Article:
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STAIN OF THE CENTURY
China is not letting the NBA off the hook for Rocket’s GM Daryl Morey’s tweet supporting protestors in Hong Kong. In fact, China has doubled down, canceling the broadcast of all NBA preseason games after commissioner Adam Silver refused to apologize for Morey’s tweets.
In addition to government backlash, Chinese celebrities have pulled out of an NBA event in Shanghai, and tickets to a Shanghai game have been pulled from online ticket broker’s sites. Take that, StubHub.
Smartphone maker Vivo is even pulling its sponsorship of the league in China. Adam Silver said he’s going to try to make things right when he gets to Shanghai.
Meanwhile, in America
The White House has blacklisted eight Chinese tech companies, including the world’s most valuable AI startup, and placed travel bans on Chinese leadership that have a role in the mass detention of Muslims in China’s Xinjiang province. Secretary of State Mike Pompeo called it “the stain of the century.”
What’d China have to say about that?
In short: they were not happy. The Ministry of Commerce “strongly urged” (read: demanded) the US to stop making “irresponsible remarks” in regards to China’s human rights record. They also asked that the US remove the bans placed on government officials.
And of course, the Ministry is calling for sanctions to be lifted on the Chinese companies the US blacklisted because “that’s not cool, bro.”
The bottom line …
The situation is ugly. Like, Shaq’s free throw shooting technique, ugly. There are no two ways around it, and according to the International Monetary Fund, it could get uglier.
The US and China are set to meet this week in Washington DC to discuss an end to the trade war between the countries. If a deal isn’t reached, the IMF estimates that the trade war could cost the global economy upwards of $700B (by 2020), or 0.8% of the world’s total GDP.
So, it’s in everyone’s best interest to get this whole thing sorted out ASAP.
Remember when times were simpler? Before trade wars and vaping diseases? It was just last year when we were praising Masayoshi Son on the seemingly never-ending investments his Vision Fund was pouring into unicorns like Uber, WeWork, and Slack.
What could possibly go wrong?
Turns out, the IPOs of these companies didn’t go so well, and Softbank stands to lose an estimated $5B on its investments in Q3 as a result. Slack and Uber were supposed to be investment darlings this year, but that didn’t exactly pan out. The former’s share price is struggling even though it chose a direct listing over an IPO. And Uber, which briefly touched $46 after its IPO, is currently trading below $30 per share. Even with surge pricing?
But Masa’s biggest failure to date is by far WeWork. It appears that the co-working company is seeking $4B just to keep the lights on. WeWork is pleading for $1B from Masayoshi Son and an additional $3B in debt from JPMorgan. WWJD (What Will Jamie Do)?
The bottom line …
Literally the only real option that SoftBank has is to keep pumping funds into the free-falling coworking biz. If Masa and SoftBank decide to turn their back, potential lenders and investors will be even harder to come by.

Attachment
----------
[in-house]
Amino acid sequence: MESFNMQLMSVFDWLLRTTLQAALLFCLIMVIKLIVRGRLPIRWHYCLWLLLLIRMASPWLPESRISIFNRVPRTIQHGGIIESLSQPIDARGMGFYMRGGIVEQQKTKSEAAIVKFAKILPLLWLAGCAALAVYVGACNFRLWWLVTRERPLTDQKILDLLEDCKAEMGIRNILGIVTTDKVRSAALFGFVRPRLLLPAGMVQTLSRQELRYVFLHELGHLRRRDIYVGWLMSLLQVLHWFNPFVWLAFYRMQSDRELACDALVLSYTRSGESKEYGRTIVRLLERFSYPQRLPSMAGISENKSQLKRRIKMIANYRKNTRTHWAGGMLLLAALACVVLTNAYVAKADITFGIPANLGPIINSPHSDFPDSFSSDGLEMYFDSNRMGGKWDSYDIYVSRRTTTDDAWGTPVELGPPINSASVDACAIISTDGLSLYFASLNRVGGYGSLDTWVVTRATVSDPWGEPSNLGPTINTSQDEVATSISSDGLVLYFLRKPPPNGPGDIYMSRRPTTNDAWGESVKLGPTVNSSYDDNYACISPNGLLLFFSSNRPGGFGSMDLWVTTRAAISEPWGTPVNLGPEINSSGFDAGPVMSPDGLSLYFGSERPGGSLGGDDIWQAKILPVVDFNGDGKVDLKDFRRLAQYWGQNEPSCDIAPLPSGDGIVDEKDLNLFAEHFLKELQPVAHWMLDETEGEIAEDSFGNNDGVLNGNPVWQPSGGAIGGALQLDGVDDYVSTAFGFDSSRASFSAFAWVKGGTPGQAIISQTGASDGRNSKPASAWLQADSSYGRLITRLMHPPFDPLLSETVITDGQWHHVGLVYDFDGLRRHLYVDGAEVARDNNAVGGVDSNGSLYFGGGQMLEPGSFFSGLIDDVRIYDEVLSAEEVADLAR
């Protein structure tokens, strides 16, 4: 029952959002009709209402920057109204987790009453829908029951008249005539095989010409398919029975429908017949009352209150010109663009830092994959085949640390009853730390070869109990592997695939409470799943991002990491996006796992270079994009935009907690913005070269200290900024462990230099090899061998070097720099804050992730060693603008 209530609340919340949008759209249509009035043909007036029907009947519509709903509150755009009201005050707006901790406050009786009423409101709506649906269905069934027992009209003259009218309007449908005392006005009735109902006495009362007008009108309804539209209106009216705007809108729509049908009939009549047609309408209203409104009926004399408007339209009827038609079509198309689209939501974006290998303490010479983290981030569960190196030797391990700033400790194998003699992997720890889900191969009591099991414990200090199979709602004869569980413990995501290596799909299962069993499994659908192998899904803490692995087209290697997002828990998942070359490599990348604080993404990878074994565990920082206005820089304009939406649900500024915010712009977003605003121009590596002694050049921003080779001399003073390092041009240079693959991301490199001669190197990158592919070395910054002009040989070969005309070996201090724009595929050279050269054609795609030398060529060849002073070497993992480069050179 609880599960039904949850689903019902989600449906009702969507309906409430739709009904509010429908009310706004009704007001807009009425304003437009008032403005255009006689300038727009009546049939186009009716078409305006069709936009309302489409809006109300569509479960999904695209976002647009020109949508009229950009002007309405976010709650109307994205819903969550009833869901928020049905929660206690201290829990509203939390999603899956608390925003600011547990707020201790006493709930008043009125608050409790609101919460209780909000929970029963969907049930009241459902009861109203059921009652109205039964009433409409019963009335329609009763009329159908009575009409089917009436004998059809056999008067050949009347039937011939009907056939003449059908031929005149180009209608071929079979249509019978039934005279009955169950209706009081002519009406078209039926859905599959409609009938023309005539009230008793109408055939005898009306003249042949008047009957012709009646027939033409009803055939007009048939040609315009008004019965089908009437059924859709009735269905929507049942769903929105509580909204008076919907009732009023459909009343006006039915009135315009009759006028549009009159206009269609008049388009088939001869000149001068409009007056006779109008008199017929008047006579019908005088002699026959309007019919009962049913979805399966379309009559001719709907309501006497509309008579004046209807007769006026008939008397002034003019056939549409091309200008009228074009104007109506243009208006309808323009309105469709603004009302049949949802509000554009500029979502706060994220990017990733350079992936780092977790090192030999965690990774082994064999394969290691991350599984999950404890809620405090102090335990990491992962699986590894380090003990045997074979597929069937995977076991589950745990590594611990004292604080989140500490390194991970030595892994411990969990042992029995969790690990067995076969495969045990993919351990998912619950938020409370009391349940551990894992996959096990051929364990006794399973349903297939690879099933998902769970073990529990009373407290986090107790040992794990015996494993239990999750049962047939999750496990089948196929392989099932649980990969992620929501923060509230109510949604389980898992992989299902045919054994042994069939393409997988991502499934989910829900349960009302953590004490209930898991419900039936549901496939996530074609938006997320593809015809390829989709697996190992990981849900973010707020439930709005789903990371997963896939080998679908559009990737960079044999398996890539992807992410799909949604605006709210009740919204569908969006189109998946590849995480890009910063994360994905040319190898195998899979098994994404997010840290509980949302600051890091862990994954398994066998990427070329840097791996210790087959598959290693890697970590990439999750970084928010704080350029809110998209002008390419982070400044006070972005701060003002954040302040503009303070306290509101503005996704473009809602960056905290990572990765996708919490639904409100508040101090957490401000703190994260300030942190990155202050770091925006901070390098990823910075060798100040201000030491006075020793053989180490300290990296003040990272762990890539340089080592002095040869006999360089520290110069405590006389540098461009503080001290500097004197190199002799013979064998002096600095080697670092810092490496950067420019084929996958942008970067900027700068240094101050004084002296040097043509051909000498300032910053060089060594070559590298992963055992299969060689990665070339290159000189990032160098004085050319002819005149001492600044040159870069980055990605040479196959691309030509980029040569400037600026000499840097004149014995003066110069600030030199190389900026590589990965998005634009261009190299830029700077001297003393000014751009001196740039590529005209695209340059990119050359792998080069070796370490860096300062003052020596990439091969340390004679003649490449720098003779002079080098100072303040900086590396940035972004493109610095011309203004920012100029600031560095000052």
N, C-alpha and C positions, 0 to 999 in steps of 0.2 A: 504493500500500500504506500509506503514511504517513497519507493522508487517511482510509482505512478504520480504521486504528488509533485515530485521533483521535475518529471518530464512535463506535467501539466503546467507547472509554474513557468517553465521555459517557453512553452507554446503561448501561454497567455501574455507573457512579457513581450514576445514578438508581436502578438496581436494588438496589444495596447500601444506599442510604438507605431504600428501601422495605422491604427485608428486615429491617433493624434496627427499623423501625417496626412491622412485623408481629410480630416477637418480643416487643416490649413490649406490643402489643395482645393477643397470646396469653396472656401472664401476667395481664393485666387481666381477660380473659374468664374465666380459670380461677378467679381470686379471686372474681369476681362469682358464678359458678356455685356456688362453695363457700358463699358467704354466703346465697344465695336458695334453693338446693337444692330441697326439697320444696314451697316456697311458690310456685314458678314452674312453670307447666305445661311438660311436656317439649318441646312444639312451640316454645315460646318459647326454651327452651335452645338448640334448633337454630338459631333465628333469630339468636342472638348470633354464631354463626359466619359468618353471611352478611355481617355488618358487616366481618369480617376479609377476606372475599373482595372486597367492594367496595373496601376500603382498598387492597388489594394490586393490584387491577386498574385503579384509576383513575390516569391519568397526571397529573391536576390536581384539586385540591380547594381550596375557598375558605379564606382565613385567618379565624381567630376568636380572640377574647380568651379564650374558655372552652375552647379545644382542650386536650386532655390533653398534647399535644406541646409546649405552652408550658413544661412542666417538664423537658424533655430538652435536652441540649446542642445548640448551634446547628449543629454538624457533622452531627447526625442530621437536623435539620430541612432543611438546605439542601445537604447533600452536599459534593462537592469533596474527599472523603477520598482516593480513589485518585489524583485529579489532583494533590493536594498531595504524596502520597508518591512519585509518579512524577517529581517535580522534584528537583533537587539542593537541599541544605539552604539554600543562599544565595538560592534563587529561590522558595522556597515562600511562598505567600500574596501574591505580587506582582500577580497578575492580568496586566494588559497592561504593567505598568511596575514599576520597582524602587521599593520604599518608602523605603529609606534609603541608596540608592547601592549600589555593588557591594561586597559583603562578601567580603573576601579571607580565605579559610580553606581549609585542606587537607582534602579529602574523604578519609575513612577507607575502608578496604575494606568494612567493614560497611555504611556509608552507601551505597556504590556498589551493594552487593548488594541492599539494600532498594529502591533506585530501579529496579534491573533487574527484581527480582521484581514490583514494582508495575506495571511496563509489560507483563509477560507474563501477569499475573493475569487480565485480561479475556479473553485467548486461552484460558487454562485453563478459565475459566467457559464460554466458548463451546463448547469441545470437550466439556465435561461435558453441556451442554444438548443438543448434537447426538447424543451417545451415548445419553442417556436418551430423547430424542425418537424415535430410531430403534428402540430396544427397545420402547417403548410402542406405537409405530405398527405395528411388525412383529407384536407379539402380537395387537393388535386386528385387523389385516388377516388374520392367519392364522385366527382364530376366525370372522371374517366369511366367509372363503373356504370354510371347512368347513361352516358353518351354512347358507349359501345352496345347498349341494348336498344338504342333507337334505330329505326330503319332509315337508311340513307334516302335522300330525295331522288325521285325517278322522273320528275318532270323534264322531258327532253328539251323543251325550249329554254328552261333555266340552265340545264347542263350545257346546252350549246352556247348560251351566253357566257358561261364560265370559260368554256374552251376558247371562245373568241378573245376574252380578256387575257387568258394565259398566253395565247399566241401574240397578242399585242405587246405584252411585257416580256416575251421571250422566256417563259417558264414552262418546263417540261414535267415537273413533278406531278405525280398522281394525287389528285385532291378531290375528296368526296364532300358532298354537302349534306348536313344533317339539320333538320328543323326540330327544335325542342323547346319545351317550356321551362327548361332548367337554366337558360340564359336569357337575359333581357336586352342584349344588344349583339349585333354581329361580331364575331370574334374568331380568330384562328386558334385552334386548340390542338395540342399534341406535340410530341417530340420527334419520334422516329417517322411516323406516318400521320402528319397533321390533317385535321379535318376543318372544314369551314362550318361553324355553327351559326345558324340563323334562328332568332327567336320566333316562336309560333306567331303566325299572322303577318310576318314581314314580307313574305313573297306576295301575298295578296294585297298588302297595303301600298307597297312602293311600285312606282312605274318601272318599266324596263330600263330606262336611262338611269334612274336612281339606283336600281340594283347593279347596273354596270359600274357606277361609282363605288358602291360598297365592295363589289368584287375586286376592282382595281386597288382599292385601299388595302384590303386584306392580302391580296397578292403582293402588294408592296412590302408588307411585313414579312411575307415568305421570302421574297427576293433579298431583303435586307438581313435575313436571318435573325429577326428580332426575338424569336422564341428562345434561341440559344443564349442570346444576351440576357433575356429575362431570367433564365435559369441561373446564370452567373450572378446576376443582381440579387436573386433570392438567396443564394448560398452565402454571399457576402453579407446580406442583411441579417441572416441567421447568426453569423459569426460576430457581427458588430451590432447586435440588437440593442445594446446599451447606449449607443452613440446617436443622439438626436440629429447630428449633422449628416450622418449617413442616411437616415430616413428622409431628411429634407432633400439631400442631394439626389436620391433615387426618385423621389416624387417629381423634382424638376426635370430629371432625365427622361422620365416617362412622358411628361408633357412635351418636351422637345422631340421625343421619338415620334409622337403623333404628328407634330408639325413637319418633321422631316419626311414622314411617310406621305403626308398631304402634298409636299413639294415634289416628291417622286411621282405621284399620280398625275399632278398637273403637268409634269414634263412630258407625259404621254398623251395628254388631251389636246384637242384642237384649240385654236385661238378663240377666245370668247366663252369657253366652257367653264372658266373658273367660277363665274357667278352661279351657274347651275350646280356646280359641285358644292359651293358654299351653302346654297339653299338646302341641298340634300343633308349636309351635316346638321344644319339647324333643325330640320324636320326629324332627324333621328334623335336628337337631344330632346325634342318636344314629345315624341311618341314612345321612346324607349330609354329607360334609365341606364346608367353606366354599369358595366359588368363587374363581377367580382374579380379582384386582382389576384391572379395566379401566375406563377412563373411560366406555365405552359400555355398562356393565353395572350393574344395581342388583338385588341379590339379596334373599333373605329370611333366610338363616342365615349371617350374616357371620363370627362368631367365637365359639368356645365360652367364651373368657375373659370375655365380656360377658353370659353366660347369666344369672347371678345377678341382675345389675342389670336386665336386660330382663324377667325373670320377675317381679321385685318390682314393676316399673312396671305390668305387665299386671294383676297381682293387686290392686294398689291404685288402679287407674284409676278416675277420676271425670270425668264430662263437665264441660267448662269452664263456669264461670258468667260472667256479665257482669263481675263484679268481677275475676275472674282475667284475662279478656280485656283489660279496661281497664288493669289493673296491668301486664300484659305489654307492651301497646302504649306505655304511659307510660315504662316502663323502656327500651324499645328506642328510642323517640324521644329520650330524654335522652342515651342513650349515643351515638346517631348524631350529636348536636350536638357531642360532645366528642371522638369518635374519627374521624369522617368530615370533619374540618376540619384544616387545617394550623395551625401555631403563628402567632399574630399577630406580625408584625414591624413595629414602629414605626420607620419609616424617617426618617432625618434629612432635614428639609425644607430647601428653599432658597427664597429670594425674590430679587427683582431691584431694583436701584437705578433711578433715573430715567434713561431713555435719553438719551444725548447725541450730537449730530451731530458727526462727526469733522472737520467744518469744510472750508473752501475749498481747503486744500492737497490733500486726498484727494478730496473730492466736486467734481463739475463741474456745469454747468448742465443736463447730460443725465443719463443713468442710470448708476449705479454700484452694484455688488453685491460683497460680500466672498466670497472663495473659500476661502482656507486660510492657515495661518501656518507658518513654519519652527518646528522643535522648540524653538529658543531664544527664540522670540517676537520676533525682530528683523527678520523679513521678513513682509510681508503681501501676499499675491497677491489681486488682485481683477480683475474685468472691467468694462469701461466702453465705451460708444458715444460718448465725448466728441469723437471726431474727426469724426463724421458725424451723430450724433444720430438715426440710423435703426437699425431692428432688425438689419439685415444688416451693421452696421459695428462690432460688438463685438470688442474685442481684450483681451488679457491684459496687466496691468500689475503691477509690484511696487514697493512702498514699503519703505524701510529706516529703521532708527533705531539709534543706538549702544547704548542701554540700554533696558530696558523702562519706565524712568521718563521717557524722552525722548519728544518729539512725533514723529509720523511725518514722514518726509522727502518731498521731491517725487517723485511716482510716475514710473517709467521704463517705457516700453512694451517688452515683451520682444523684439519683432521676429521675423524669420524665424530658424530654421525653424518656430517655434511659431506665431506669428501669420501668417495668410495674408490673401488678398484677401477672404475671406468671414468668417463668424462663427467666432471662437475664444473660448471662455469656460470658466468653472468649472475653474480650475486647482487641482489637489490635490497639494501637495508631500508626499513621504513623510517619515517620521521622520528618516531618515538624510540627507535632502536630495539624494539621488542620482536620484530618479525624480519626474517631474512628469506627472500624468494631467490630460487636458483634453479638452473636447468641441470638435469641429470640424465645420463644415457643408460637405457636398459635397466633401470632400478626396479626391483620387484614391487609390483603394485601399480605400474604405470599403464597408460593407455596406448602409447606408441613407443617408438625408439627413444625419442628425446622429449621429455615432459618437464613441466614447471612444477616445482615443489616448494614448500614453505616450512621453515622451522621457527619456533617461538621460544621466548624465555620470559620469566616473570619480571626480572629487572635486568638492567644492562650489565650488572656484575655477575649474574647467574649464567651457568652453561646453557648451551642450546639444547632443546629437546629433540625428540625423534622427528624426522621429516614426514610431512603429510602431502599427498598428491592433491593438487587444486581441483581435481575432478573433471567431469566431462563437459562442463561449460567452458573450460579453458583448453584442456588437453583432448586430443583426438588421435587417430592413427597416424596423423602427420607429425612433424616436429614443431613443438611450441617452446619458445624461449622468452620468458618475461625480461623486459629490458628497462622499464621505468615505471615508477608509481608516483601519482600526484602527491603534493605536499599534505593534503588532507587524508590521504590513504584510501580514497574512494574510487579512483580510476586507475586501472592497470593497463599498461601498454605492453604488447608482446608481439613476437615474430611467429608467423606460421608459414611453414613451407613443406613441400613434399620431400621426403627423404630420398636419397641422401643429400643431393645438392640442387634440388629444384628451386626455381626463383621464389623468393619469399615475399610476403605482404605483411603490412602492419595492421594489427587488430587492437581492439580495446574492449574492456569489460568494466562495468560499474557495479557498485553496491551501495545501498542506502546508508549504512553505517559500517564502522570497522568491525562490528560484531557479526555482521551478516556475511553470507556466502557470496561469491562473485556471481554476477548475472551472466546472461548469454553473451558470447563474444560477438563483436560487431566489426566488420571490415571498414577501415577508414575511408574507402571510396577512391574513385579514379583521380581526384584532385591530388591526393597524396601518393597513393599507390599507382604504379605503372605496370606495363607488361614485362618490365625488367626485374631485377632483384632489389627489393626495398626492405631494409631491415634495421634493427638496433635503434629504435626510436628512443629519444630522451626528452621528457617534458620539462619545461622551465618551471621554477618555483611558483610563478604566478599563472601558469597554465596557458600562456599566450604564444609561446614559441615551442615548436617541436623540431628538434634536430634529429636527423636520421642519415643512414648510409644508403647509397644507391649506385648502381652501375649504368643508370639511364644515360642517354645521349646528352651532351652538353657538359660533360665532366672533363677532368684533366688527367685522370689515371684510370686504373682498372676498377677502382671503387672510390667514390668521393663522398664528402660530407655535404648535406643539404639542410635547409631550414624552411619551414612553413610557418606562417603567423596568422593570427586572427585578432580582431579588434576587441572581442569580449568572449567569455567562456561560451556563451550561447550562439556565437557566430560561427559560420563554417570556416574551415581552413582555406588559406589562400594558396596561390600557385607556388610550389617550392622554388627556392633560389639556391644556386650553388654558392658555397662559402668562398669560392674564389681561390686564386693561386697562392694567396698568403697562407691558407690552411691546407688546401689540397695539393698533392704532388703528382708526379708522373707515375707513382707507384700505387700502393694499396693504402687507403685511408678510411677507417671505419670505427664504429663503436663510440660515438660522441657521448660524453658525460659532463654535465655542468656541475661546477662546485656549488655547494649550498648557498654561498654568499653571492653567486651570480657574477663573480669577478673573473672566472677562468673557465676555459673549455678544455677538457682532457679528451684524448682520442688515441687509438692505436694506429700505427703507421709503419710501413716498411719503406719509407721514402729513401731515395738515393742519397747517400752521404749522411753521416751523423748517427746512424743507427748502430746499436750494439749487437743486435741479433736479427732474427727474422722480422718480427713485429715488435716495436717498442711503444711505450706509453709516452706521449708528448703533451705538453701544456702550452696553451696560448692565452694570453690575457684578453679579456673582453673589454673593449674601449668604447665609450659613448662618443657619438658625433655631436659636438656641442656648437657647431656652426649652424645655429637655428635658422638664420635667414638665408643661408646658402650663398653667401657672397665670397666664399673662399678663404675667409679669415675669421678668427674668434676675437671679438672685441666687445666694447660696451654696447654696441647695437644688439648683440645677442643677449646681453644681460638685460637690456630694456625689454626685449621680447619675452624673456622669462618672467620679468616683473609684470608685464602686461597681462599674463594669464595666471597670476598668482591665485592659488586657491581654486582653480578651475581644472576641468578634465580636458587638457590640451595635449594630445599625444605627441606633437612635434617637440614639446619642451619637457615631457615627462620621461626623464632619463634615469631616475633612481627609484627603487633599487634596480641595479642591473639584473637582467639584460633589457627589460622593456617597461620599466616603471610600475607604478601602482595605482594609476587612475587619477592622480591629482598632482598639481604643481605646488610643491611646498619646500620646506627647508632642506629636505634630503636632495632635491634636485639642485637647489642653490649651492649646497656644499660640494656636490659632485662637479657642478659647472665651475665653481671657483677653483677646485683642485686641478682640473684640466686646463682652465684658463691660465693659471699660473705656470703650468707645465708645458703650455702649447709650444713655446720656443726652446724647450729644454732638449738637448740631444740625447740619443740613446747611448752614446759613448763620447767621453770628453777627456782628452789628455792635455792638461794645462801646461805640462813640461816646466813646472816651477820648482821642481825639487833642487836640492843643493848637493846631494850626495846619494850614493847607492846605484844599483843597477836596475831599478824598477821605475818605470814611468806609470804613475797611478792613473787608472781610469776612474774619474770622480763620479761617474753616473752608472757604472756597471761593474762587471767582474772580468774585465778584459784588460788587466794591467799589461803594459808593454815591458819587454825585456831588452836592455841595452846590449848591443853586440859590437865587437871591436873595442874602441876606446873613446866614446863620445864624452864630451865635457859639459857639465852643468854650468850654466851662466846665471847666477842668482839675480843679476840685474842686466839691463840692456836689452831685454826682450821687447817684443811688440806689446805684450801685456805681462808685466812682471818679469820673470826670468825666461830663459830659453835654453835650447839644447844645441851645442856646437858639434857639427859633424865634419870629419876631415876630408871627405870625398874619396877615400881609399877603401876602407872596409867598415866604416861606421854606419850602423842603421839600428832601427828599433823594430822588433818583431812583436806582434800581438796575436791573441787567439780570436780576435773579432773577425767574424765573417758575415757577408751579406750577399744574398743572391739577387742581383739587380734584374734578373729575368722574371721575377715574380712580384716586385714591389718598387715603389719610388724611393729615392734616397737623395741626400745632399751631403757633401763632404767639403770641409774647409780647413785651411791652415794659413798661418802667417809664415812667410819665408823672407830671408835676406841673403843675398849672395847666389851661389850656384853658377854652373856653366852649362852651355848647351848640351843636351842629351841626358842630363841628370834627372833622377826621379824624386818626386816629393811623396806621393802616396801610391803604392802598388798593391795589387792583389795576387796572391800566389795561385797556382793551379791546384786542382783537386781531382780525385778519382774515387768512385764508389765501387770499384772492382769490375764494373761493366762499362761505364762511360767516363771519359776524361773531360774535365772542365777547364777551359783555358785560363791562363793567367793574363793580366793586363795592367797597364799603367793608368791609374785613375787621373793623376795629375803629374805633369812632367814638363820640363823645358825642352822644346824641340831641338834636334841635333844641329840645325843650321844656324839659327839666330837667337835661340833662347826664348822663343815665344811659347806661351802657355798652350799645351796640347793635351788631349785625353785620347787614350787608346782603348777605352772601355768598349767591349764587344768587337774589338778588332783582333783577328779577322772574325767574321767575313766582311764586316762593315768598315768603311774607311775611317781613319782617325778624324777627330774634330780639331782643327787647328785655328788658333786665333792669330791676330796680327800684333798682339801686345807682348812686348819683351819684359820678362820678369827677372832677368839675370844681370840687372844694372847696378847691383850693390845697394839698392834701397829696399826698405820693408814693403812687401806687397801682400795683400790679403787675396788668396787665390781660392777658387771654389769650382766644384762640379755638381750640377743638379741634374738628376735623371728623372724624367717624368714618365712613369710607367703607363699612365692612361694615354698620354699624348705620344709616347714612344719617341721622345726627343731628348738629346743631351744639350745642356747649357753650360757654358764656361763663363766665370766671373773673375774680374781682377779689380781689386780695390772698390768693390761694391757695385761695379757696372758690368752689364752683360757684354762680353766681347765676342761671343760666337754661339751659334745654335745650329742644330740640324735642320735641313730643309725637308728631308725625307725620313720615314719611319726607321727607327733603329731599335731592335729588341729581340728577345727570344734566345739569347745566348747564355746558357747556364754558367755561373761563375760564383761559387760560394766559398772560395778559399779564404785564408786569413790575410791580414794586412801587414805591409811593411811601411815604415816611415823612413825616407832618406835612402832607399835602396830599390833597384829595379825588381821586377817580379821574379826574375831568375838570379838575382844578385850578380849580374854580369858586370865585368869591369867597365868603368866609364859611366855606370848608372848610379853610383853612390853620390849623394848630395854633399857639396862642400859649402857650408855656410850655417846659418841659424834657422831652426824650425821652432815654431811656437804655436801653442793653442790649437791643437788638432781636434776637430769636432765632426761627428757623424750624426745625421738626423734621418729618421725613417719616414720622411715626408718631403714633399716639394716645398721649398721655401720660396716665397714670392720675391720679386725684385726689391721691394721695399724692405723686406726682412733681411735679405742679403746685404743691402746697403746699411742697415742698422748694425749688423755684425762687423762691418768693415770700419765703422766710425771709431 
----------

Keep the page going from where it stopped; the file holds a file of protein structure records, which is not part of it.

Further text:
IN OTHER NEWS
- Our bad. Twitter took to its own channel to apologize after it said it “accidentally” used member’s phone numbers and email addresses, which were uploaded for security reasons, to target ads. So that’s how that Nigerian prince got my info … The preferred short-form blogging platform of the leader of the free world claimed it was an error and apologized, but did not state how many users were affected … or give them a cut of the ad revenue. Shady AF.
- Cut my rates into pieces. Federal Reserve Chairman Jerome Powell and his gaggle of central bank boiz stated they’ll resume purchases of Treasury securities in an effort to build up the Fed’s balance sheet. J-Pow stressed that the buying is nothing like the quantitative easing program seen during and after the Great Recession. To make it very clear to ensure everyone understood the words that were coming out of his mouth, he flatly stated ‘in no sense, is this QE.’ Powell also hinted that the Fed may cut interest rates, comparing the Fed’s current strategy to periods in the 90’s when rates were cut. Oh, Jerome, you tease.
- You got Punk’d. Ashton Kutcher backed startup, Neighborly, told its employees that it can no longer pay them after it failed to close a funding round last week. The company, founded in 2012 sells (er … sold) state and local government municipal bonds to residents who want to invest in their own communities by breaking them down into smaller dollar increments. That strategy didn’t work as planned. So, in July and August, the company shifted away from local muni bonds, cut a fourth of its workforce and shifted focus to smaller infrastructure projects and fiber-optic broadband networks. Define “pivot.”
- Going down. Boeing has had a rough 2019. The producer of the 737 Max jet delivered half the number of planes YTD than it did in the same period last year. Gee, I wonder why? For context, Boeing sold just 302 aircrafts this year, far behind Airbus SE’s 571, and a lowly 26 in the month of September compared to 87 last year.
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